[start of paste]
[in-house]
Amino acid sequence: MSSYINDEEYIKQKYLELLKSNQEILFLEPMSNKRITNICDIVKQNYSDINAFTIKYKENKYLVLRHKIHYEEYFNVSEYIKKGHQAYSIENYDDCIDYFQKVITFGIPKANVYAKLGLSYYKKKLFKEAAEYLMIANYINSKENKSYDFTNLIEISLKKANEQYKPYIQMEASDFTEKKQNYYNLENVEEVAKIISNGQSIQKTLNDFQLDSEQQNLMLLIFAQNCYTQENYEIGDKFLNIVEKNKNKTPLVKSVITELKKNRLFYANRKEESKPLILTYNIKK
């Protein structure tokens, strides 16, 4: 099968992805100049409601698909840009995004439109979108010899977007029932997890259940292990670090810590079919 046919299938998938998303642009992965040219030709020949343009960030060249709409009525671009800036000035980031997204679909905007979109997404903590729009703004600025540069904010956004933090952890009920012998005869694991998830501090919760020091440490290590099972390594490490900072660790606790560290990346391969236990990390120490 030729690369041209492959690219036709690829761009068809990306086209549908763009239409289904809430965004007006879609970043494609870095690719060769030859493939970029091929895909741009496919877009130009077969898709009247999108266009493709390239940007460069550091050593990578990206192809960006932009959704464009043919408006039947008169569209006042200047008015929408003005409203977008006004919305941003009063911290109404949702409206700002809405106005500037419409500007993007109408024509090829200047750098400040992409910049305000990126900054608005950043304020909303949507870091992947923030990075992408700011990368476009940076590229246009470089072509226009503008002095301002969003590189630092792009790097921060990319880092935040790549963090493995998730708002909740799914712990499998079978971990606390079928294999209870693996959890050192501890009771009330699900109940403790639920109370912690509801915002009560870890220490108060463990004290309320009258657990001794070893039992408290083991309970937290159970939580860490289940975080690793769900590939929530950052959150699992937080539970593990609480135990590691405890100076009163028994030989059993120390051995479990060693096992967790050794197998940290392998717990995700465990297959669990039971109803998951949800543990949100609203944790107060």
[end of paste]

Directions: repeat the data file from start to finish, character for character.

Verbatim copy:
[in-house]
Amino acid sequence: MSSYINDEEYIKQKYLELLKSNQEILFLEPMSNKRITNICDIVKQNYSDINAFTIKYKENKYLVLRHKIHYEEYFNVSEYIKKGHQAYSIENYDDCIDYFQKVITFGIPKANVYAKLGLSYYKKKLFKEAAEYLMIANYINSKENKSYDFTNLIEISLKKANEQYKPYIQMEASDFTEKKQNYYNLENVEEVAKIISNGQSIQKTLNDFQLDSEQQNLMLLIFAQNCYTQENYEIGDKFLNIVEKNKNKTPLVKSVITELKKNRLFYANRKEESKPLILTYNIKK
């Protein structure tokens, strides 16, 4: 099968992805100049409601698909840009995004439109979108010899977007029932997890259940292990670090810590079919 046919299938998938998303642009992965040219030709020949343009960030060249709409009525671009800036000035980031997204679909905007979109997404903590729009703004600025540069904010956004933090952890009920012998005869694991998830501090919760020091440490290590099972390594490490900072660790606790560290990346391969236990990390120490 030729690369041209492959690219036709690829761009068809990306086209549908763009239409289904809430965004007006879609970043494609870095690719060769030859493939970029091929895909741009496919877009130009077969898709009247999108266009493709390239940007460069550091050593990578990206192809960006932009959704464009043919408006039947008169569209006042200047008015929408003005409203977008006004919305941003009063911290109404949702409206700002809405106005500037419409500007993007109408024509090829200047750098400040992409910049305000990126900054608005950043304020909303949507870091992947923030990075992408700011990368476009940076590229246009470089072509226009503008002095301002969003590189630092792009790097921060990319880092935040790549963090493995998730708002909740799914712990499998079978971990606390079928294999209870693996959890050192501890009771009330699900109940403790639920109370912690509801915002009560870890220490108060463990004290309320009258657990001794070893039992408290083991309970937290159970939580860490289940975080690793769900590939929530950052959150699992937080539970593990609480135990590691405890100076009163028994030989059993120390051995479990060693096992967790050794197998940290392998717990995700465990297959669990039971109803998951949800543990949100609203944790107060």